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WDC highlights how UK Government can save a dolphin a day - Whale and Dolphin Conservation

Harbour Porpoise, Conwy, Wales (Credit: WDC)
Harbour Porpoise, Conwy, Wales (Credit: WDC)

As WDC launches a campaign to stop around a thousand whales, dolphins and porpoises dying in nets and other fishing gear each year, a new report issued today from experts at WDC and co-sponsor of the study HSI (Humane Society International), outlines action the UK and devolved Governments can take now to lead the world on preventing bycatch post Brexit and save a dolphin a day suffering death by suffocation.

Based on recent figures, it is estimated that around 1,000 porpoises, hundreds of dolphins and tens of whales suffer and die in UK fishing gear in waters around the coast every year. WDC’s campaign seeks to highlight that urgent action is needed and is critical in particular for populations such as the harbour porpoise in the Celtic Sea and English Channel, humpback and minke whales in Scottish waters, and common dolphin populations in the Bay of Biscay, and Celtic Sea.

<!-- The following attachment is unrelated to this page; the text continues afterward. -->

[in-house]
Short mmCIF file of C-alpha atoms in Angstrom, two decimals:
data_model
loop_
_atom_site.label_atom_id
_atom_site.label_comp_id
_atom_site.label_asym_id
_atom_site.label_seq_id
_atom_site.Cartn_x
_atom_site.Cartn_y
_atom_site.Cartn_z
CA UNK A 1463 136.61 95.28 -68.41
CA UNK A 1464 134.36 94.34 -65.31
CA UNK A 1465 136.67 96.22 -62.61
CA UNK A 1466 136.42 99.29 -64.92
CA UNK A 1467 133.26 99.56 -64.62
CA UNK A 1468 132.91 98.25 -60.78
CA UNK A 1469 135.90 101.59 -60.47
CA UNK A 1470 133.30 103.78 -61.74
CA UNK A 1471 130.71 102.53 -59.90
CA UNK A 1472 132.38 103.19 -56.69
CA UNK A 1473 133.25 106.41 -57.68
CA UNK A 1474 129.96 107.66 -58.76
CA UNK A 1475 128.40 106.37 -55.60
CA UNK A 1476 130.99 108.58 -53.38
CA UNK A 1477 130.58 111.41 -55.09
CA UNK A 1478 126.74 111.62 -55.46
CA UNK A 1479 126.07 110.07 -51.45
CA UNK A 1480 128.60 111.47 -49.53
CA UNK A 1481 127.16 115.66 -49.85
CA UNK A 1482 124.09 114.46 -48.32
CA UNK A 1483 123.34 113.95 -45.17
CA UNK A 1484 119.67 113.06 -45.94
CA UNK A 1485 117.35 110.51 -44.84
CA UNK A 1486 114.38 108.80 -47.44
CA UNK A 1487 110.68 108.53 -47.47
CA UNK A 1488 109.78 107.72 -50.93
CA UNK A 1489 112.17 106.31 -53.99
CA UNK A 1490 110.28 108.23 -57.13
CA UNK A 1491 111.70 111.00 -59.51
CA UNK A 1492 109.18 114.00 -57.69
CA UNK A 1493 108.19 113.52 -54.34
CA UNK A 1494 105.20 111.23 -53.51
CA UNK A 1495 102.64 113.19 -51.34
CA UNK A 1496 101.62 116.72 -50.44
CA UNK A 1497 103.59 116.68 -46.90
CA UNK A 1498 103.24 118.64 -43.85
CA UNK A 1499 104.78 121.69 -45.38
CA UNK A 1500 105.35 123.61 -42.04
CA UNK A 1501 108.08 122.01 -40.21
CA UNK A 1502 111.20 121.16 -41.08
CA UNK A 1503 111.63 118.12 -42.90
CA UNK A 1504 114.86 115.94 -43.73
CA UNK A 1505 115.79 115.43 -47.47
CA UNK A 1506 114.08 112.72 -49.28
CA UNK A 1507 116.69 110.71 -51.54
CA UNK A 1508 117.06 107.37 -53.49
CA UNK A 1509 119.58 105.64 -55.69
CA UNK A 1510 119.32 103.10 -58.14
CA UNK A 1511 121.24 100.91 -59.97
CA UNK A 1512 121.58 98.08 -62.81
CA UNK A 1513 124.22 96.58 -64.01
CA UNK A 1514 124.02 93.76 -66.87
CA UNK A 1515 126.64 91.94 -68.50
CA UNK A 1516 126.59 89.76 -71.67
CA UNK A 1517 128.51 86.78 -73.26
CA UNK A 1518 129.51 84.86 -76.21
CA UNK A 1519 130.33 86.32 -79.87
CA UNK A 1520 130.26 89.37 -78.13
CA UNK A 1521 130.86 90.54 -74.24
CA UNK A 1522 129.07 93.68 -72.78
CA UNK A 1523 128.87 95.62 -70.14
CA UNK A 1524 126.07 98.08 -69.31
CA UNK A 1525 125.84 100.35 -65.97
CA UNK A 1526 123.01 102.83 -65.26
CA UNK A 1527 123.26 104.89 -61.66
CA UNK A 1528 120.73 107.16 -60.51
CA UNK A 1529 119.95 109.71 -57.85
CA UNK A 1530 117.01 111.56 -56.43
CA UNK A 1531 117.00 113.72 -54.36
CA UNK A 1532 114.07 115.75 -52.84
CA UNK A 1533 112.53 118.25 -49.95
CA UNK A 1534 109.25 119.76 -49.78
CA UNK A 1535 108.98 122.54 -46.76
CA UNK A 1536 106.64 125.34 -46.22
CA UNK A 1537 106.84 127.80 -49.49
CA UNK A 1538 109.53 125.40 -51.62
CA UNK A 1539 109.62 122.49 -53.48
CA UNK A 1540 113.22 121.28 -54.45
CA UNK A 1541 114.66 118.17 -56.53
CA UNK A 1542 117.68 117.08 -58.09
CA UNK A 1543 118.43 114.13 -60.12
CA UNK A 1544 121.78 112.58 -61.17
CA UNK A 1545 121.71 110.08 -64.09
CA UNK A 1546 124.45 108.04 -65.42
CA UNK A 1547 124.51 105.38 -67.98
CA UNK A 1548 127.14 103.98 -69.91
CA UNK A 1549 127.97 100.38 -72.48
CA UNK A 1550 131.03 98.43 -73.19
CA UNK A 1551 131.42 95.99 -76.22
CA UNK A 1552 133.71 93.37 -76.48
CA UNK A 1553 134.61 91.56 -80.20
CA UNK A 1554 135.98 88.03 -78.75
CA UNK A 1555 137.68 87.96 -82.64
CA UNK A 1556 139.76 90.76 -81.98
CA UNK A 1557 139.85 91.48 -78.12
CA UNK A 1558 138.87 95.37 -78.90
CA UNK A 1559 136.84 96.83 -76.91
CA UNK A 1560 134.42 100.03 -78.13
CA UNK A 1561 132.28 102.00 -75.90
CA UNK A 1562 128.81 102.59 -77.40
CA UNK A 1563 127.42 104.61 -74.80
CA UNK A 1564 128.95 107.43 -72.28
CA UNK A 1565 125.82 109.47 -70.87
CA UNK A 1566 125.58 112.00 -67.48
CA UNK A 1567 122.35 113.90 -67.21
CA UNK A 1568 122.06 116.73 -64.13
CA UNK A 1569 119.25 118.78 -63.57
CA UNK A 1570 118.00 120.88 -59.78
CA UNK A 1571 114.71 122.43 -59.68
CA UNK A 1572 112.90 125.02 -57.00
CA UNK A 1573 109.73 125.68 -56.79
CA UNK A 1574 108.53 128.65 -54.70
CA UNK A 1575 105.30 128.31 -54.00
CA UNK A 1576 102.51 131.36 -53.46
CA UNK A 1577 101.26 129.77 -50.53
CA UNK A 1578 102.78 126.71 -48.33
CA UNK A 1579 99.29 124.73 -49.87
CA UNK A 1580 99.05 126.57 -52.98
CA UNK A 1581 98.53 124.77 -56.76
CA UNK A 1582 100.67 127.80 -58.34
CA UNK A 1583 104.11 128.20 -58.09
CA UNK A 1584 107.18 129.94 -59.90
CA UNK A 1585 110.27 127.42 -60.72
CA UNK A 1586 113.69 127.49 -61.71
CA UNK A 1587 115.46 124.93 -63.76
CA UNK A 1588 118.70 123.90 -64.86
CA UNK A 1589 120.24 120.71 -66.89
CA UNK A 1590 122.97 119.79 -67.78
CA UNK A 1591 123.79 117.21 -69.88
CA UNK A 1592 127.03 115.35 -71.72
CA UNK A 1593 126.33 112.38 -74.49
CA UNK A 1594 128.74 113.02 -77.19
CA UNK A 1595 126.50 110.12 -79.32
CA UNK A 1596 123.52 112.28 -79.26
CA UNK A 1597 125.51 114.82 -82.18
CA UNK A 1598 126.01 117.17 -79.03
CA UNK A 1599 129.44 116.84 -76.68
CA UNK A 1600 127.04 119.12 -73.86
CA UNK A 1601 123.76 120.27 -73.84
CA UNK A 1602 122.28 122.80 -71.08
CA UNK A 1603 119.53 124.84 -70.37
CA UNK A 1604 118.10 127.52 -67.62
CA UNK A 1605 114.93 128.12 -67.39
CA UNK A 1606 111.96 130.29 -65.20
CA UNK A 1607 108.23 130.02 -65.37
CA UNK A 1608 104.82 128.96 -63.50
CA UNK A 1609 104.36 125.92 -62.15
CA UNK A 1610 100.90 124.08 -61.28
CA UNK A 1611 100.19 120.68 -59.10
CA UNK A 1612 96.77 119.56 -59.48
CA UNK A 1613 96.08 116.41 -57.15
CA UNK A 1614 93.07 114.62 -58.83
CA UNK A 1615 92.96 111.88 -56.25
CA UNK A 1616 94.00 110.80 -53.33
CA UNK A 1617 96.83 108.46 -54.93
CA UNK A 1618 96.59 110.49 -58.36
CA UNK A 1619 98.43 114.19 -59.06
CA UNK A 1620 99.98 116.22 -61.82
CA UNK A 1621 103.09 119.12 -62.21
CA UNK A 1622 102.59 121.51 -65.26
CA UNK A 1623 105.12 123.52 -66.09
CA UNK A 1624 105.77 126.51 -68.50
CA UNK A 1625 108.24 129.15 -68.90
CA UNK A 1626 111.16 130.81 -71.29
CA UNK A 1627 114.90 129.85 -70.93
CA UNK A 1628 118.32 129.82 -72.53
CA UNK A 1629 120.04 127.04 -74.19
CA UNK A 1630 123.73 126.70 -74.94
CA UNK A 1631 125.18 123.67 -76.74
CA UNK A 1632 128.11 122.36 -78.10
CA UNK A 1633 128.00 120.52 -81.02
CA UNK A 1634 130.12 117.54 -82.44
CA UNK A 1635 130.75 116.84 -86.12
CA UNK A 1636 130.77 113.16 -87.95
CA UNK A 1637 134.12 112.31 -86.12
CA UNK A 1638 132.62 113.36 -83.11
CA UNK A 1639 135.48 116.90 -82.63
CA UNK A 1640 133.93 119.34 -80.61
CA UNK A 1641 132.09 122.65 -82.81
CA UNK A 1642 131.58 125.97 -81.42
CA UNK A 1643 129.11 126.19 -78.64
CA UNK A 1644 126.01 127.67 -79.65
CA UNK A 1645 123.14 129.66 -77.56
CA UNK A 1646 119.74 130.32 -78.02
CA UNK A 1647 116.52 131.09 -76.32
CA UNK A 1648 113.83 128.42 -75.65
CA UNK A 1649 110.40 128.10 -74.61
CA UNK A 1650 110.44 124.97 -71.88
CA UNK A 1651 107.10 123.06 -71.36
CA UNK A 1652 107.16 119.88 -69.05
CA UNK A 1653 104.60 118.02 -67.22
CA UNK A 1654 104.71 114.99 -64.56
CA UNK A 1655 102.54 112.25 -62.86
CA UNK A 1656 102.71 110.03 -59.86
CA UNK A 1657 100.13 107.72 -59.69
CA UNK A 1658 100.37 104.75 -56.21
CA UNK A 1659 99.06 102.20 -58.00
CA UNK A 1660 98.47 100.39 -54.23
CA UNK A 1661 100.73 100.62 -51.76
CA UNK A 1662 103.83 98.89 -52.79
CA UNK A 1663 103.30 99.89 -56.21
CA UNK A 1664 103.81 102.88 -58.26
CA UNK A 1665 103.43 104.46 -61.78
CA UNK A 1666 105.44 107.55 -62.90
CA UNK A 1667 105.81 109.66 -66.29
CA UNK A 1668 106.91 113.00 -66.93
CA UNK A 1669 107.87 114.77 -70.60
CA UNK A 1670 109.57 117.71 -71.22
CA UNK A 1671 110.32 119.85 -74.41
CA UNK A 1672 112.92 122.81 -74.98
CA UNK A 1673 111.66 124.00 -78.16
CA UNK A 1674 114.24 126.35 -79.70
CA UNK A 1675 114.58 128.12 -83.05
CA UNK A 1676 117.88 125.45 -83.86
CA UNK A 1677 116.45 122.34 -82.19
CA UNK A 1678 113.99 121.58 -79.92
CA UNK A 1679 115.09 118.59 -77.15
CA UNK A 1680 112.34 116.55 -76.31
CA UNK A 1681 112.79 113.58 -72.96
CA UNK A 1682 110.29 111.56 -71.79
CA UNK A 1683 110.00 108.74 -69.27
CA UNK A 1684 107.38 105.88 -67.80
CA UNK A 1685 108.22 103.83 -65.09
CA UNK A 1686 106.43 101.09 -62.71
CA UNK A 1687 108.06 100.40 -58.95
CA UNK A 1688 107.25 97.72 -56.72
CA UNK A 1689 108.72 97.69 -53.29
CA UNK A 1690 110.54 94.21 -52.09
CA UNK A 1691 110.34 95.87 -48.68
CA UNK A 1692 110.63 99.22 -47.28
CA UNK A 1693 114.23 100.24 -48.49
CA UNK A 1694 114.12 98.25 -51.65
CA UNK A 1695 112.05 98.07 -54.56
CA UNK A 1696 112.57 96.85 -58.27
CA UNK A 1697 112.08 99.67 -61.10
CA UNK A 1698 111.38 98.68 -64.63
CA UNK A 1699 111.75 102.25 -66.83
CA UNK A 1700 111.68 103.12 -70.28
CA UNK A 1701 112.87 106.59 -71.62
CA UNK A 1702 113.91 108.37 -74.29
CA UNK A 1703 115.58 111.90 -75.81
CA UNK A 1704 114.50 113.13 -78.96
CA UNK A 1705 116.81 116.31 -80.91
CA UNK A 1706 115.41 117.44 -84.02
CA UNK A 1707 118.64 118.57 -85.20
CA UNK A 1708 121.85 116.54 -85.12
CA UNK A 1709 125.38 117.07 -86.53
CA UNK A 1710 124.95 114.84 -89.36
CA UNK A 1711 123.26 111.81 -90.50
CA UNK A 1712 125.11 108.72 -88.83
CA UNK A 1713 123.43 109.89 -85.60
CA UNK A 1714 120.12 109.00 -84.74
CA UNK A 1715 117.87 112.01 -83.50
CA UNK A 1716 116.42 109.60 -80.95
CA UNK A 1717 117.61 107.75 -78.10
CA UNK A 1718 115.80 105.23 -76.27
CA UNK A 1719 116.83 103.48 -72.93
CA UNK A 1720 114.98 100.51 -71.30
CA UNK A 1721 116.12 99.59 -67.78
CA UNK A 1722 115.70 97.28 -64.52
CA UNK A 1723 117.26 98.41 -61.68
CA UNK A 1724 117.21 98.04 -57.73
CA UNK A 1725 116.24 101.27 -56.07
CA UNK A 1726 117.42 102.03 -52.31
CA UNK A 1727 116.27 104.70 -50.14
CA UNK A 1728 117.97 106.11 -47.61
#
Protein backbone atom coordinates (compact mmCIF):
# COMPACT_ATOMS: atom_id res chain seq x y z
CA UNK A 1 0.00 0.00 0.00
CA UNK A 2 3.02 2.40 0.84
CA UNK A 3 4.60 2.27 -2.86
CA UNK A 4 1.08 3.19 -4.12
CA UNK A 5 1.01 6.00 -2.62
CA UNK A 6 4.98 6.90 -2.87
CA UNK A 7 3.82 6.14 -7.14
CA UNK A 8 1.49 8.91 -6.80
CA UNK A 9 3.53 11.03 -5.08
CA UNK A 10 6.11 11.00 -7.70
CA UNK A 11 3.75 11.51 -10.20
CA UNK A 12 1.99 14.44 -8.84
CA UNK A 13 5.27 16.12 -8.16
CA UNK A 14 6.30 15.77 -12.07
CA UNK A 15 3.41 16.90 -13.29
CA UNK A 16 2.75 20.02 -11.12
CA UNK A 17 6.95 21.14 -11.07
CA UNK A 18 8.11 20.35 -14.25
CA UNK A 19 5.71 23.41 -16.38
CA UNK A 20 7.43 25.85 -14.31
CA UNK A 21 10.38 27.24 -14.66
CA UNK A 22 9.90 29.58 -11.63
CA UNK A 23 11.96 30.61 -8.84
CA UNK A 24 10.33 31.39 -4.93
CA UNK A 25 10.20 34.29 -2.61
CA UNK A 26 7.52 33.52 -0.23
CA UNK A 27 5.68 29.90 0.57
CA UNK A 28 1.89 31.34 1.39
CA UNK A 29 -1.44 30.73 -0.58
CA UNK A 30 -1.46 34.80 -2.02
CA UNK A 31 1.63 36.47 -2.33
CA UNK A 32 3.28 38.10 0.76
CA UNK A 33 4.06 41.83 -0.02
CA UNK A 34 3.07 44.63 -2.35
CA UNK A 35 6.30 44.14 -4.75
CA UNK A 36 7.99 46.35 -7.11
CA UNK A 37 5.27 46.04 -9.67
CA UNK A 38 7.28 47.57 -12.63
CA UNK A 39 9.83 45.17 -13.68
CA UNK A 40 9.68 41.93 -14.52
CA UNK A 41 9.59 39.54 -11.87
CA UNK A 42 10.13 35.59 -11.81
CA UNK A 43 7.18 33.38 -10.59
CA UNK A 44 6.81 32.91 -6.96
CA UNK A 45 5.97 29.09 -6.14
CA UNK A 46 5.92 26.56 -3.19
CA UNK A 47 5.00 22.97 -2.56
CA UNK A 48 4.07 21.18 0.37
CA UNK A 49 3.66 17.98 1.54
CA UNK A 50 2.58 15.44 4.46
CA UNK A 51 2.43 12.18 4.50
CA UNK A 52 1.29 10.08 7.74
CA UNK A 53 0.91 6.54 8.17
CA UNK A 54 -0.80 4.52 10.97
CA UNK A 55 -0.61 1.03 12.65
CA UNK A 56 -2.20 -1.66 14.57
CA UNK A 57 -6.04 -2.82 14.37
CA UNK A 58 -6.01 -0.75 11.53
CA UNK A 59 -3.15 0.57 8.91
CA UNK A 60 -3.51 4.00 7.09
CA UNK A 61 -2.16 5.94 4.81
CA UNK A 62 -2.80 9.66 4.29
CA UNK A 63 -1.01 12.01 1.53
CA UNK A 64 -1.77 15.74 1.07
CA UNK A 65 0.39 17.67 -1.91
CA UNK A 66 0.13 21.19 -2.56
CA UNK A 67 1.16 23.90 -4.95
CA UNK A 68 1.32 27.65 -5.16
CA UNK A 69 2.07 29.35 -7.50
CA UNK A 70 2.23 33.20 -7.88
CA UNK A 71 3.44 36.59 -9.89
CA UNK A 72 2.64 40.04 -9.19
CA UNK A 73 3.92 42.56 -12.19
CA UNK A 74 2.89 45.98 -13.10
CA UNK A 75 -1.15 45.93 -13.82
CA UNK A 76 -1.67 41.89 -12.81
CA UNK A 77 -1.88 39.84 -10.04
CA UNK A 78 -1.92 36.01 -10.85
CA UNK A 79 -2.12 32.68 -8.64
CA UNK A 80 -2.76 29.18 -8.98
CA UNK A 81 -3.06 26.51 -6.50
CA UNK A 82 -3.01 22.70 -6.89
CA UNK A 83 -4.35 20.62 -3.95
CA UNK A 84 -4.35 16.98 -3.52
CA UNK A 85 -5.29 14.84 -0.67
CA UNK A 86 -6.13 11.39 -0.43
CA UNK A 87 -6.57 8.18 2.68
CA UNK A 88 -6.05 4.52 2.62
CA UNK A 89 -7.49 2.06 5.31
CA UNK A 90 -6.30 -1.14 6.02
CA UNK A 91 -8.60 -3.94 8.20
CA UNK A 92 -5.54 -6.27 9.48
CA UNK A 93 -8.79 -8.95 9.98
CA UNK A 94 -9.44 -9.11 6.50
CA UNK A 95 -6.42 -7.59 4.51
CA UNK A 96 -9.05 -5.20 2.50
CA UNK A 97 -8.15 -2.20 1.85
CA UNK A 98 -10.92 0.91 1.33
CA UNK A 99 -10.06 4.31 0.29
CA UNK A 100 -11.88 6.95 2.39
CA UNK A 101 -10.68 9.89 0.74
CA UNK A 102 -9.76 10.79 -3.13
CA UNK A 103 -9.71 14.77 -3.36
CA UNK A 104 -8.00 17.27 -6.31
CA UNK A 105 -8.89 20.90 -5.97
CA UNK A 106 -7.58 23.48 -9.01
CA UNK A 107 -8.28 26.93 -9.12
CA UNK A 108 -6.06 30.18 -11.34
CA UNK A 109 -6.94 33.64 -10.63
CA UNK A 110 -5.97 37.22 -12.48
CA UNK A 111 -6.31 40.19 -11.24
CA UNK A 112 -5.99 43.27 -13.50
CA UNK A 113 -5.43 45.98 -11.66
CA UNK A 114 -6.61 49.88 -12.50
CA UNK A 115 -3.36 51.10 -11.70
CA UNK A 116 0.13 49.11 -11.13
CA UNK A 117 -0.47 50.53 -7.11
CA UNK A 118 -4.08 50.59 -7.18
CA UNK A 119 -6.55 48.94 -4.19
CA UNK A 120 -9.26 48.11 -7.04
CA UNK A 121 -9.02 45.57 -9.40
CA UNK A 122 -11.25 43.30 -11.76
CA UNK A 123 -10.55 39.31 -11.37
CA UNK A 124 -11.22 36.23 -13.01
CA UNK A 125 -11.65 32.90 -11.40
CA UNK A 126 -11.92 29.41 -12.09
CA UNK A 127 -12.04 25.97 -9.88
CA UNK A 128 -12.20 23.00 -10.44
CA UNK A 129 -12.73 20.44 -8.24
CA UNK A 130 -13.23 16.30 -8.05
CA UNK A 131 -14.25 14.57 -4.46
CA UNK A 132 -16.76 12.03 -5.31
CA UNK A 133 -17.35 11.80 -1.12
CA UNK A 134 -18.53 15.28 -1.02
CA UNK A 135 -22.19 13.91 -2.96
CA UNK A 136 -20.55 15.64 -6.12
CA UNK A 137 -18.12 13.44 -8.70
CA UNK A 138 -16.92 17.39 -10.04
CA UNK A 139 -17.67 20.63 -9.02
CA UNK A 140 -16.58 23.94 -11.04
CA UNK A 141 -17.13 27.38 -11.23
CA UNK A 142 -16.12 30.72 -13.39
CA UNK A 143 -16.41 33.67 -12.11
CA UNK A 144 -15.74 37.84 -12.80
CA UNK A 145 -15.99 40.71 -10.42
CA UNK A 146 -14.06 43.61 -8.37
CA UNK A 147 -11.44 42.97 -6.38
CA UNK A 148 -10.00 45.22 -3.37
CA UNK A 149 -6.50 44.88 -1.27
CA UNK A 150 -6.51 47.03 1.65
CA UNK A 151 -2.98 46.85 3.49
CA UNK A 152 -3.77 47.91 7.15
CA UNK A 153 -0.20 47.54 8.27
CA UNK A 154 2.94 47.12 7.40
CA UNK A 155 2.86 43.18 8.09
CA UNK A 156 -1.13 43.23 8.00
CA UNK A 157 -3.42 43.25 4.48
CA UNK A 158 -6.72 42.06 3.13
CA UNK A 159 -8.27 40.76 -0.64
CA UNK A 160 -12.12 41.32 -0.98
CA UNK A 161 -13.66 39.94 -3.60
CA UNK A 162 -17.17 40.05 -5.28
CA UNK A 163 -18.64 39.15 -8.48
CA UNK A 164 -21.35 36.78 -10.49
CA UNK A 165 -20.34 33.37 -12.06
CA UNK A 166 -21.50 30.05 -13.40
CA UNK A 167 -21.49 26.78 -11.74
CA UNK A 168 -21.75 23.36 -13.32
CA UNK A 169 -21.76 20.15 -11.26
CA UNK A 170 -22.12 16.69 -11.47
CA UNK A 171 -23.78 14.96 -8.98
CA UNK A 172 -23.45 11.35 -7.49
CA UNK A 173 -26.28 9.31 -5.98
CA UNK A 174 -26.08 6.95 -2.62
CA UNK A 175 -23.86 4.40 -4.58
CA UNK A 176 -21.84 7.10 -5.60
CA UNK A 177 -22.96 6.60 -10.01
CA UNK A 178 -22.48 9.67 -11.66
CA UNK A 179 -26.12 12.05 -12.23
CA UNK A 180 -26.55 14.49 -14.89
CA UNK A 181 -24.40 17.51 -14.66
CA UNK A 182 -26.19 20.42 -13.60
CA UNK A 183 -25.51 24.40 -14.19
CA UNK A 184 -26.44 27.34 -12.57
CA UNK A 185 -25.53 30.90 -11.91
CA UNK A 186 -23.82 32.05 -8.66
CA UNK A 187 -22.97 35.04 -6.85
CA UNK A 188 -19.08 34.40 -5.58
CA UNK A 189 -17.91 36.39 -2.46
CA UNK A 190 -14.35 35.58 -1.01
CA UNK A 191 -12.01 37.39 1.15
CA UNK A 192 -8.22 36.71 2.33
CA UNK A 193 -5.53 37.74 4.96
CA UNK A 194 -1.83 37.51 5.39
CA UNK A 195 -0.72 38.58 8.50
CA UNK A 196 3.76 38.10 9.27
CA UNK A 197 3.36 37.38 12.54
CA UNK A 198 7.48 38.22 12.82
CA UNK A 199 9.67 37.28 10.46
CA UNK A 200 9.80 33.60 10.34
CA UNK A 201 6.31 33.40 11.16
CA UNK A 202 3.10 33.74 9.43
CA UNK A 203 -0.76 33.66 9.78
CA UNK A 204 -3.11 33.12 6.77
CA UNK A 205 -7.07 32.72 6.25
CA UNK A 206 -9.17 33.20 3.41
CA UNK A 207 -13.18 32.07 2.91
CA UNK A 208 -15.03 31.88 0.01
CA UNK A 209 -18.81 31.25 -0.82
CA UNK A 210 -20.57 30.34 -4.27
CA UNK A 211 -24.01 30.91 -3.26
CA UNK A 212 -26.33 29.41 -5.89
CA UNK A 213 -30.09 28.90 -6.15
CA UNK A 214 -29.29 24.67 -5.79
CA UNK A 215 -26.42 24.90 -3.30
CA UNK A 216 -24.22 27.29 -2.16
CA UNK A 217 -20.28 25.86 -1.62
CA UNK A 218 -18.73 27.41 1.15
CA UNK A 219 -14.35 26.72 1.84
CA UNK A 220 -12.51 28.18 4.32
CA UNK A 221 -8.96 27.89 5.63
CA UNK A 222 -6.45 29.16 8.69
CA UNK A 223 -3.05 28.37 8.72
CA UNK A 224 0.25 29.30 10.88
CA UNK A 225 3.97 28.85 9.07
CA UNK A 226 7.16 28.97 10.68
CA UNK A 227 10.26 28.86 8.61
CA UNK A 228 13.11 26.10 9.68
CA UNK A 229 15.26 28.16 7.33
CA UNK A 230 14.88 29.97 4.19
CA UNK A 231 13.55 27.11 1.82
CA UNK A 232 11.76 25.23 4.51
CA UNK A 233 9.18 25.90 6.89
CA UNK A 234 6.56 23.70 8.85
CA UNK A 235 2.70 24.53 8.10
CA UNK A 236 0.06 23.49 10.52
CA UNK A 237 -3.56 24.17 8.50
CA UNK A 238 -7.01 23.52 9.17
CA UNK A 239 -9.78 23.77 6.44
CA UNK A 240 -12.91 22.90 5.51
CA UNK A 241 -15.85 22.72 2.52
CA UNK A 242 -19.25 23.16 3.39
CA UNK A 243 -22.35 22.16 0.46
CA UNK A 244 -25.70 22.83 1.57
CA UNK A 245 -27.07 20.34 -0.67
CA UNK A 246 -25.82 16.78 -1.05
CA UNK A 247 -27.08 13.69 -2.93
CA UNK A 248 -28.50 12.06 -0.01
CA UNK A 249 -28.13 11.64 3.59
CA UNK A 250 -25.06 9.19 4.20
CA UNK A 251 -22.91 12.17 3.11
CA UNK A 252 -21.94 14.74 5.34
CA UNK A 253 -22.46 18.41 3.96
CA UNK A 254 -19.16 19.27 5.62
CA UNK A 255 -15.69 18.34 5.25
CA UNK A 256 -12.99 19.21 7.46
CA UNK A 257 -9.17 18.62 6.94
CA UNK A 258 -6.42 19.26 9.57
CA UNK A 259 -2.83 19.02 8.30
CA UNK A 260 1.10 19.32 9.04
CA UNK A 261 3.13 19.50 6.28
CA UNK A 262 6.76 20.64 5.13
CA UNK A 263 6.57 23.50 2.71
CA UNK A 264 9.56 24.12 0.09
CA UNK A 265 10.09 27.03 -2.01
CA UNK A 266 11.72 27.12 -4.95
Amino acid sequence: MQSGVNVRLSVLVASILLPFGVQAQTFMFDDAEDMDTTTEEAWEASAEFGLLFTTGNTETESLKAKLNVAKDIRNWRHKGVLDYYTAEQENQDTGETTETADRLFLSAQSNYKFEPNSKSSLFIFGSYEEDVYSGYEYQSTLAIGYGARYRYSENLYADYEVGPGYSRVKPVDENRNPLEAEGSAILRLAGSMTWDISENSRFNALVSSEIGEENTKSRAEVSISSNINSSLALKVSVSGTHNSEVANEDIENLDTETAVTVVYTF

Whilst the EU drags its heels on tackling this matter, the new report sets out a range of solutions that the Government and the fishing industry could adopt to reverse the death toll in UK waters and elevate the UK to the world leader in tackling this horrific and unnecessary issue.

Implementing the recommendations in the report now could help to reduce the death rate by the end of 2023 so that bycatch incidents involving marine mammals are all but eradicated (reduced to the occasional accident) by 2030.

WDC’s campaign encourages the UK and devolved Governments to adopt measures to reduce bycatch and increase independent at sea monitoring on fishing vessels by the end of 2021 to track progress. A key action is to start to phase out gill nets (which cause the most deaths) in UK waters, so that alternatives are found for those fisheries with the highest levels of bycatch by 2026.

Bycatch in fisheries is the biggest single killer of whales and dolphins worldwide with several species now close to extinction as a result. Effective solutions developed for UK fisheries could also be used to address the problem elsewhere.

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